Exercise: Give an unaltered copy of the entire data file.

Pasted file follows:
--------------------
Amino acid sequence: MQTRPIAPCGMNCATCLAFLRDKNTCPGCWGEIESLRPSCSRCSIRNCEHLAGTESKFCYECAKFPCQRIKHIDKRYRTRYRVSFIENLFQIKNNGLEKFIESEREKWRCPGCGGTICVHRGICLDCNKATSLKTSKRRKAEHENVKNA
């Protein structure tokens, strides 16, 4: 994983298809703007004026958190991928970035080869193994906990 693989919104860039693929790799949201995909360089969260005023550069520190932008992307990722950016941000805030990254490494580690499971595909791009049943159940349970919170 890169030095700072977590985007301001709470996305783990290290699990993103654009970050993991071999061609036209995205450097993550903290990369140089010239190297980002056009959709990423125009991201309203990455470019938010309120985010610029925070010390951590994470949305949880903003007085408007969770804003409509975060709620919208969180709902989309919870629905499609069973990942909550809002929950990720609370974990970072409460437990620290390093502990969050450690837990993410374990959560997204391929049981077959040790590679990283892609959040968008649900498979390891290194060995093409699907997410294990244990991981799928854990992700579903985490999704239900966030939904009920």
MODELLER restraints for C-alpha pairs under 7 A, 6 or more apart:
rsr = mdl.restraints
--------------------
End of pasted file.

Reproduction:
Amino acid sequence: MQTRPIAPCGMNCATCLAFLRDKNTCPGCWGEIESLRPSCSRCSIRNCEHLAGTESKFCYECAKFPCQRIKHIDKRYRTRYRVSFIENLFQIKNNGLEKFIESEREKWRCPGCGGTICVHRGICLDCNKATSLKTSKRRKAEHENVKNA
């Protein structure tokens, strides 16, 4: 994983298809703007004026958190991928970035080869193994906990 693989919104860039693929790799949201995909360089969260005023550069520190932008992307990722950016941000805030990254490494580690499971595909791009049943159940349970919170 890169030095700072977590985007301001709470996305783990290290699990993103654009970050993991071999061609036209995205450097993550903290990369140089010239190297980002056009959709990423125009991201309203990455470019938010309120985010610029925070010390951590994470949305949880903003007085408007969770804003409509975060709620919208969180709902989309919870629905499609069973990942909550809002929950990720609370974990970072409460437990620290390093502990969050450690837990993410374990959560997204391929049981077959040790590679990283892609959040968008649900498979390891290194060995093409699907997410294990244990991981799928854990992700579903985490999704239900966030939904009920």
MODELLER restraints for C-alpha pairs under 7 A, 6 or more apart:
rsr = mdl.restraints